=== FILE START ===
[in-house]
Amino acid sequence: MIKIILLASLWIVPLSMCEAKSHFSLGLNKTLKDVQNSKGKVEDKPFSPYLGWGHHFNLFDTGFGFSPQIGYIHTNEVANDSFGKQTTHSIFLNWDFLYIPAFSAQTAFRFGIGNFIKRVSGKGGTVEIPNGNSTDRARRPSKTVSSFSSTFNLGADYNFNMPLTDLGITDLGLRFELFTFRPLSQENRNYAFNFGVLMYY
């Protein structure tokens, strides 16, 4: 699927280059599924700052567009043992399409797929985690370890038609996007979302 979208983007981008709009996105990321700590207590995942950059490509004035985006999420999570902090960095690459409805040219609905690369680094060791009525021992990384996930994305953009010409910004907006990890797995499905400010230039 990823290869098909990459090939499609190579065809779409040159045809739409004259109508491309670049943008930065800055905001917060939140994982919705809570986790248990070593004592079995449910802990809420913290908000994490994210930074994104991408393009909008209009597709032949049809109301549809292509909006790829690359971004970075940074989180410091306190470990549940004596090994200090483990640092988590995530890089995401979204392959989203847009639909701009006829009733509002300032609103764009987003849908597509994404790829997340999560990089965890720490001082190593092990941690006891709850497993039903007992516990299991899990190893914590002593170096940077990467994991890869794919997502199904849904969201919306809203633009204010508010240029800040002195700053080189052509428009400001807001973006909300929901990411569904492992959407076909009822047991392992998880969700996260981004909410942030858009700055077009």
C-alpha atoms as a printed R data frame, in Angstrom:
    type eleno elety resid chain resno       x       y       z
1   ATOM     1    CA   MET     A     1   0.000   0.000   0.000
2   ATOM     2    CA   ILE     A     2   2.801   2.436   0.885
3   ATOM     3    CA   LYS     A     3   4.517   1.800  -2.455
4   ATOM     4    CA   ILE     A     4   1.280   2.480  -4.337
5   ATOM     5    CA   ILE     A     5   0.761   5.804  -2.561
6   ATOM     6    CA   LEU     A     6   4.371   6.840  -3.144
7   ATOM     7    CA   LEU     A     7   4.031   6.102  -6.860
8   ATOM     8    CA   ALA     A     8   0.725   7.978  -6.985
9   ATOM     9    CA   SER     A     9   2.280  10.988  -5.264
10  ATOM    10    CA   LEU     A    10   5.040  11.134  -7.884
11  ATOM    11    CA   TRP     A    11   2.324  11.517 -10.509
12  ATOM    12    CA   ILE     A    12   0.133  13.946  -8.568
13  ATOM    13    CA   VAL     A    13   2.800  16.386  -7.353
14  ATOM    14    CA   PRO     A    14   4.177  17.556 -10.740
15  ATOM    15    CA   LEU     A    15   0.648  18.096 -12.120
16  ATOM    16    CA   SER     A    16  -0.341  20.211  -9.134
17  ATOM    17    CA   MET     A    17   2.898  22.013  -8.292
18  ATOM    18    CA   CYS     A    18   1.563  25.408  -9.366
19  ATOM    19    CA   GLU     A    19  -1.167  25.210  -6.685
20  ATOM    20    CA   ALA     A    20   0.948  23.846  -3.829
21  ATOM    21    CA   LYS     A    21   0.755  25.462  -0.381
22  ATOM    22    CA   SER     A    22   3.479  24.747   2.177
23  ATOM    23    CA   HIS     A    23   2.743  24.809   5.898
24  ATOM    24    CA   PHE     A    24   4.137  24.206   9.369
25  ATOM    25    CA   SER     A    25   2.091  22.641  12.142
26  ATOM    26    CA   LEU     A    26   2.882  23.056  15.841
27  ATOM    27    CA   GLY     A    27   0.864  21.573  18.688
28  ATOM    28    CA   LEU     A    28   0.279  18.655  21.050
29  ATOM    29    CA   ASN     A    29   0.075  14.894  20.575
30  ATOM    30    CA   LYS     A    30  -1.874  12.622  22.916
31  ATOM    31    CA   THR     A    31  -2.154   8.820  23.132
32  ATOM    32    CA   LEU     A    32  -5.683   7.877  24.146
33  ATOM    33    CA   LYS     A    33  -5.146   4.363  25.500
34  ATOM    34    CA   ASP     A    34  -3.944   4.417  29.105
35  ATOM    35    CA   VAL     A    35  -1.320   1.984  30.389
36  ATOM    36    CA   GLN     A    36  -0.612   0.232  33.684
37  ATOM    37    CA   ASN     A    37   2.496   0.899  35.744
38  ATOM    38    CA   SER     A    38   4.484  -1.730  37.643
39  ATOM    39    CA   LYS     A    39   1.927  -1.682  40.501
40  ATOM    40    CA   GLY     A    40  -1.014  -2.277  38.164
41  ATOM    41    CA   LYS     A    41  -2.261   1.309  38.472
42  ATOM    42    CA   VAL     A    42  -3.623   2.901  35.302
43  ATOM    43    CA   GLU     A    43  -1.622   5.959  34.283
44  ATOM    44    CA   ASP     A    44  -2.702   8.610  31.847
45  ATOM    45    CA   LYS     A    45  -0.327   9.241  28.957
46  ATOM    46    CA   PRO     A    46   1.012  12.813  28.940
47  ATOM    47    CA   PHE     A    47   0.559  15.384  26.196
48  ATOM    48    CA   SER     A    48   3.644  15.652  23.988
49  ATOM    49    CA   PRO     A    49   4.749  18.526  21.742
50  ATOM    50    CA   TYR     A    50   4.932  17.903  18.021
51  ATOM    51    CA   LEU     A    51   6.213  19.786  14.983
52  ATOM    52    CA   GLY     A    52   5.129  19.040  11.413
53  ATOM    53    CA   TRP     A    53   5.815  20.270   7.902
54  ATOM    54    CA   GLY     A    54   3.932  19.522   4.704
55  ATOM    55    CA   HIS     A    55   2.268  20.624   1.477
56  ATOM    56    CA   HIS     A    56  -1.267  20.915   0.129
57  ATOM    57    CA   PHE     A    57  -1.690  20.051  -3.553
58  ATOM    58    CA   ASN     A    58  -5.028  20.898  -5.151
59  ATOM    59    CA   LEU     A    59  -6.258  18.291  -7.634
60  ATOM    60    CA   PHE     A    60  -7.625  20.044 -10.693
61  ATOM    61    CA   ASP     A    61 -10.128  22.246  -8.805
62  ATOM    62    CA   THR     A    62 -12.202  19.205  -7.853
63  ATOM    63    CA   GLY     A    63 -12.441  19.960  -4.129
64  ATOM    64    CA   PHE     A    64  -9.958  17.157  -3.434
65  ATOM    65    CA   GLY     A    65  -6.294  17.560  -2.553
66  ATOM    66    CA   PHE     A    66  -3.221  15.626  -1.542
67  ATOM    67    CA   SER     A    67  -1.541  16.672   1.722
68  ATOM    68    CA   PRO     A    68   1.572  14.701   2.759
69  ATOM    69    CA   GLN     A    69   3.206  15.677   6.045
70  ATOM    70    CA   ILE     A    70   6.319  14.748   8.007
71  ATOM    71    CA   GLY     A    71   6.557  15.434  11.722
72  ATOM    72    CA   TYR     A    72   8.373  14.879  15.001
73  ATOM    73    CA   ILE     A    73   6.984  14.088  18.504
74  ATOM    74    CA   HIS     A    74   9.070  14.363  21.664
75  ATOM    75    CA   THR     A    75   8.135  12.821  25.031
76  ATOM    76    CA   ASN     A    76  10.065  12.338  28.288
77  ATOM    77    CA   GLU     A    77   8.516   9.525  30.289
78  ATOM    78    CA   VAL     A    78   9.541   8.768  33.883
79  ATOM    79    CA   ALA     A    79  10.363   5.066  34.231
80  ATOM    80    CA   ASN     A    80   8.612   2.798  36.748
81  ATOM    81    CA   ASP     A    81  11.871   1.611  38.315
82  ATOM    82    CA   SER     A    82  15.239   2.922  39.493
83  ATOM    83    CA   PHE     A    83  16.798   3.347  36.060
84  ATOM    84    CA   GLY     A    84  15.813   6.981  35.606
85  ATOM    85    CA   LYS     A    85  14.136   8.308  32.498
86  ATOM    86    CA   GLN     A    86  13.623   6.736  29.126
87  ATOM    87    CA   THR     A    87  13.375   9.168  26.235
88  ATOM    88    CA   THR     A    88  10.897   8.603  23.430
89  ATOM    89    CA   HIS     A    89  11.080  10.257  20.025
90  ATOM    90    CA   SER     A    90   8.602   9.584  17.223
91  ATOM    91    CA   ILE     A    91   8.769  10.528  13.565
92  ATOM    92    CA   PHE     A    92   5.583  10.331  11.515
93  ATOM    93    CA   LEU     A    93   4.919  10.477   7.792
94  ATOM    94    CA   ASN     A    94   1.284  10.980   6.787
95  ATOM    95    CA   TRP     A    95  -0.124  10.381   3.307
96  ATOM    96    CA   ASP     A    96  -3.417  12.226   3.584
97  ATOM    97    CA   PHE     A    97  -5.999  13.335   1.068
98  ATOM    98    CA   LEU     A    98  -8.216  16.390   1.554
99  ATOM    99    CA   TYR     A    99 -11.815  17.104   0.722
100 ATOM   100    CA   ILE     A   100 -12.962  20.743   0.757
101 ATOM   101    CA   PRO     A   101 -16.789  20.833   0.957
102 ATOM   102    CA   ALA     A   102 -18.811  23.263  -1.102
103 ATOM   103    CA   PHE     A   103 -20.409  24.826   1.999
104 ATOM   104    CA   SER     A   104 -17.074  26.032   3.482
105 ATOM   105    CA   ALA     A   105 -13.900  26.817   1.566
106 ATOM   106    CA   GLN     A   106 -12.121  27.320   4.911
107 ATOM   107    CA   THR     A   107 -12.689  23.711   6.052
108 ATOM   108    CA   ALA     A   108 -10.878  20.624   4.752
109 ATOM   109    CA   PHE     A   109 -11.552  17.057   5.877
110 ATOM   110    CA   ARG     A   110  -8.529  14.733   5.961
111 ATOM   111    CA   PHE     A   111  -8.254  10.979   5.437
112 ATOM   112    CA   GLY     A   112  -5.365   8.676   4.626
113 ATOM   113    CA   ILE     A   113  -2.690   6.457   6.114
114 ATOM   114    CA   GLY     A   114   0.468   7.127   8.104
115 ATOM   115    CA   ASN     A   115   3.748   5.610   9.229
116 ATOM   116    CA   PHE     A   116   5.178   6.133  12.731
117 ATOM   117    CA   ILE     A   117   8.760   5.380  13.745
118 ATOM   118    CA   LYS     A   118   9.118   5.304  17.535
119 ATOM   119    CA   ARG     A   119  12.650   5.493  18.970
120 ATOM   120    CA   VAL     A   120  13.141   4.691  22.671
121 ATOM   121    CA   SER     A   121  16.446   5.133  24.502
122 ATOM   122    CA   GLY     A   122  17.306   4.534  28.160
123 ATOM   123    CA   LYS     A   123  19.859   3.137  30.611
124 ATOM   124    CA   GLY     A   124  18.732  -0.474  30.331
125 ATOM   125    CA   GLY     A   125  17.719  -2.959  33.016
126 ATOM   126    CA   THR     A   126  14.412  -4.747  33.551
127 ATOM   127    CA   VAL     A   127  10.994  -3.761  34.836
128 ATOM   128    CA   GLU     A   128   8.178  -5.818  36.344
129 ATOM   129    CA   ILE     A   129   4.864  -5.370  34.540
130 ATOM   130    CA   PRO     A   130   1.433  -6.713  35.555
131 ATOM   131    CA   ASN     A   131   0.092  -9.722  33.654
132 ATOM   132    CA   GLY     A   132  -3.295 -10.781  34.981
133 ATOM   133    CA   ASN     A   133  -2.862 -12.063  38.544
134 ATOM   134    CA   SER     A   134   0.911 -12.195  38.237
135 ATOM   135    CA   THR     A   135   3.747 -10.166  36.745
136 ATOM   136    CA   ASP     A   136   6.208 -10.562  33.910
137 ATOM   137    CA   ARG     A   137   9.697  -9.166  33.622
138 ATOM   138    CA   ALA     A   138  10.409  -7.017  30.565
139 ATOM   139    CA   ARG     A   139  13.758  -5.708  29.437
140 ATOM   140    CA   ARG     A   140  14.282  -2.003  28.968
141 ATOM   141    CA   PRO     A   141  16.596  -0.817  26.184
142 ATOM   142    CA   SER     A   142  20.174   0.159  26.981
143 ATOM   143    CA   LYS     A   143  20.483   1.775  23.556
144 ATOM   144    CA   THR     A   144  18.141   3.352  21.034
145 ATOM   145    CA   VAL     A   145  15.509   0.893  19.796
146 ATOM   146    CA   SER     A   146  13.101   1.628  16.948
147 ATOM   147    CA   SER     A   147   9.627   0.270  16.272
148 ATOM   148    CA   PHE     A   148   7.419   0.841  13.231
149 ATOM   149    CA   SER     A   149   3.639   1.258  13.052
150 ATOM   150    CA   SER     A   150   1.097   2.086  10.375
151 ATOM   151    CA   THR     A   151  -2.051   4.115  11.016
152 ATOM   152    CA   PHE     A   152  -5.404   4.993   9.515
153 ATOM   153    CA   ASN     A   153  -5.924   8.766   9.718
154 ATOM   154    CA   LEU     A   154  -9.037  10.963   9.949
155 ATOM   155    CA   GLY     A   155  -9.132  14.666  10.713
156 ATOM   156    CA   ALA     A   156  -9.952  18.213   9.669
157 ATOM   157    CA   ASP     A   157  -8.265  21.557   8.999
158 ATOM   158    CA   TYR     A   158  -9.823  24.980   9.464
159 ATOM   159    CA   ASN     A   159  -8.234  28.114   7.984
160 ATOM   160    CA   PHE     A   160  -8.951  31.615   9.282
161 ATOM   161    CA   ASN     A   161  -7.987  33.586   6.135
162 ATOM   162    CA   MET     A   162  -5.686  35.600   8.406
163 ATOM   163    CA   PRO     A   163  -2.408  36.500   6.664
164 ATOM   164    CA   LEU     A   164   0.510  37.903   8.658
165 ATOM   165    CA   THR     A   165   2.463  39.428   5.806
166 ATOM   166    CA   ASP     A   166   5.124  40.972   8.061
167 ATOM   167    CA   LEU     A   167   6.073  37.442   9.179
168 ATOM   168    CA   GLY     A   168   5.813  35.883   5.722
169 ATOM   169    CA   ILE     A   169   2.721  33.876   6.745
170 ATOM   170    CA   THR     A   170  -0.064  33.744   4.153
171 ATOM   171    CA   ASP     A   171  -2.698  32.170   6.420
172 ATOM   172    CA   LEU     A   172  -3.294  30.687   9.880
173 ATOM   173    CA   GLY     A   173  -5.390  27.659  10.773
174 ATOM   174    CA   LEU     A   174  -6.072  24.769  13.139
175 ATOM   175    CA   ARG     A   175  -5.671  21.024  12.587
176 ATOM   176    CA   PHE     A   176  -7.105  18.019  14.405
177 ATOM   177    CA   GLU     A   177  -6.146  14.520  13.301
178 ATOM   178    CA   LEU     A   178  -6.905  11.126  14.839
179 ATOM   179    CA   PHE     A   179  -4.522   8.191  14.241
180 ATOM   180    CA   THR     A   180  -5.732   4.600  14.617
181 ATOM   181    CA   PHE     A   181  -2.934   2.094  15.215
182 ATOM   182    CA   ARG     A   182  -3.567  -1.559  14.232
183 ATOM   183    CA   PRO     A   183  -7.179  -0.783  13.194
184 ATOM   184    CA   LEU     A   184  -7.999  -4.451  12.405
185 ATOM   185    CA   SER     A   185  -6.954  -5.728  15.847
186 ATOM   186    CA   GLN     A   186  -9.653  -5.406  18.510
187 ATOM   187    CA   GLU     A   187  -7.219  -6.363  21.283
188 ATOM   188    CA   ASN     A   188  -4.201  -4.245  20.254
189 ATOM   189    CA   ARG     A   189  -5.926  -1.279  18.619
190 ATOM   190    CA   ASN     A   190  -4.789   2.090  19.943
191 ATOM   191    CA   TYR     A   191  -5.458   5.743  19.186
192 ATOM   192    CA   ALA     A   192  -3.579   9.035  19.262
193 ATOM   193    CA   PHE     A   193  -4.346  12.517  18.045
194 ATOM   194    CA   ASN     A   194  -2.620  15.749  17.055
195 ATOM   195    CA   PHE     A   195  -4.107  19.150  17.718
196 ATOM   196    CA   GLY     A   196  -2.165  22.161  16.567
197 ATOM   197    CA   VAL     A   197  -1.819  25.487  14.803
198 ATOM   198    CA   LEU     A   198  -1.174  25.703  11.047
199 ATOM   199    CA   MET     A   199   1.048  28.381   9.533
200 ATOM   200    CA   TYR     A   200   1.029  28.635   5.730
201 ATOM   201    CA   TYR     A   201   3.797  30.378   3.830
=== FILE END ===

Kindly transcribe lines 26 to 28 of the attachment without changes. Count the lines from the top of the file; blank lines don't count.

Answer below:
21  ATOM    21    CA   LYS     A    21   0.755  25.462  -0.381
22  ATOM    22    CA   SER     A    22   3.479  24.747   2.177
23  ATOM    23    CA   HIS     A    23   2.743  24.809   5.898